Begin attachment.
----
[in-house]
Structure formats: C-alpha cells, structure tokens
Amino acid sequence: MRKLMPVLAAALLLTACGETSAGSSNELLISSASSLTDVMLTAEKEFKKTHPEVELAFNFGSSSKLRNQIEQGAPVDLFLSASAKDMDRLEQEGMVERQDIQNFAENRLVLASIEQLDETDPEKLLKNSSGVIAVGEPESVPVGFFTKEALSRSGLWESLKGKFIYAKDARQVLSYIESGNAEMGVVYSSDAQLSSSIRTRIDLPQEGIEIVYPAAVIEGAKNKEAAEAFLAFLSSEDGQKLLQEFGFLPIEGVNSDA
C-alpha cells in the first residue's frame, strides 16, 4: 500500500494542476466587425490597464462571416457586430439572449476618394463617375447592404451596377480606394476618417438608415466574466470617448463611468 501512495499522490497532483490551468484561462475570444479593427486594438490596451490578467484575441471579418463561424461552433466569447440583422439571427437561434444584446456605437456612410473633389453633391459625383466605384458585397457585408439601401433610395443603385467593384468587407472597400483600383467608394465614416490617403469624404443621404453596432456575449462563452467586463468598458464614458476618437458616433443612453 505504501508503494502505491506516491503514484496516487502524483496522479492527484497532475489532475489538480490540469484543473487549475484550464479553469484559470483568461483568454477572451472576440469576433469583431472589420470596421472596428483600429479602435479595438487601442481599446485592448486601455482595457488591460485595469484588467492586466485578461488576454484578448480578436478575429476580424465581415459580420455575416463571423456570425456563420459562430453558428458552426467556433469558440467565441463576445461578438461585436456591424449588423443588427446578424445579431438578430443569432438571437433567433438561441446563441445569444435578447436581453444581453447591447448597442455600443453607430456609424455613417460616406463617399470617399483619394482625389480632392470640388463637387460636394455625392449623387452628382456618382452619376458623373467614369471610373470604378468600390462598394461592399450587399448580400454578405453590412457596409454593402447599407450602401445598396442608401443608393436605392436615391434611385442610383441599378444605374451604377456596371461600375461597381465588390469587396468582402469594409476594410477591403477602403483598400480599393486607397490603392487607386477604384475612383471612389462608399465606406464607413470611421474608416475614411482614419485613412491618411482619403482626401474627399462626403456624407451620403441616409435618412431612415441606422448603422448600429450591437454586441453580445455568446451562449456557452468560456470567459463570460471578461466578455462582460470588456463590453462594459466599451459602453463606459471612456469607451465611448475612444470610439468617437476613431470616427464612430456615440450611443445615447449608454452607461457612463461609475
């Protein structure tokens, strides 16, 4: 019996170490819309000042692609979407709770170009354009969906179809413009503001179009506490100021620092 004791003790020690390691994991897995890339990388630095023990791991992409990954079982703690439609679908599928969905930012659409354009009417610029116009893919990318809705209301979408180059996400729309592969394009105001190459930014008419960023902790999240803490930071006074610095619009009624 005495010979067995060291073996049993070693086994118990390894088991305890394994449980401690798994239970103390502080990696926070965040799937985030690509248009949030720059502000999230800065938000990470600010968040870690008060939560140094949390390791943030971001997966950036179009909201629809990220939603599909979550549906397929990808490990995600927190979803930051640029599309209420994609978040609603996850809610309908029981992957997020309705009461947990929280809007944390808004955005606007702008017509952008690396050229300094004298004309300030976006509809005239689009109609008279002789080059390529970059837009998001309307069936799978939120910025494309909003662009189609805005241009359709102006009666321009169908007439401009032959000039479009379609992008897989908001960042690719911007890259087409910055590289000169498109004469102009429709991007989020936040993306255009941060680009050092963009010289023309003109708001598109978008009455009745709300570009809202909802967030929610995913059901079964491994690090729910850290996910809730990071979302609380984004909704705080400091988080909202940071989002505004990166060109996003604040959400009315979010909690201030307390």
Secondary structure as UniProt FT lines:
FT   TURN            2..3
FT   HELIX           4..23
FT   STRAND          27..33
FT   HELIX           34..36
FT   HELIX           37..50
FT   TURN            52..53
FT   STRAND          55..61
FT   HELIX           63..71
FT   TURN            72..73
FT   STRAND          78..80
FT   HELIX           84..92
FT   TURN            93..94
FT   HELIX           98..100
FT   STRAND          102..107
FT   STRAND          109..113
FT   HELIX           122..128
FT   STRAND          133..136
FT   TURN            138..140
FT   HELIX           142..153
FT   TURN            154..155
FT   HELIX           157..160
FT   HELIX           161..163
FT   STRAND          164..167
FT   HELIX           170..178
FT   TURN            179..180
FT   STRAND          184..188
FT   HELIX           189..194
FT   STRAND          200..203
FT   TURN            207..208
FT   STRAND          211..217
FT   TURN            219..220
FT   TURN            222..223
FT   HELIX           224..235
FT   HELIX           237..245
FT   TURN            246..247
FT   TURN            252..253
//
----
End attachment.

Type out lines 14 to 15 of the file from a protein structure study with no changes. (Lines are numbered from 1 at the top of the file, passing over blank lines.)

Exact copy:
FT   HELIX           63..71
FT   TURN            72..73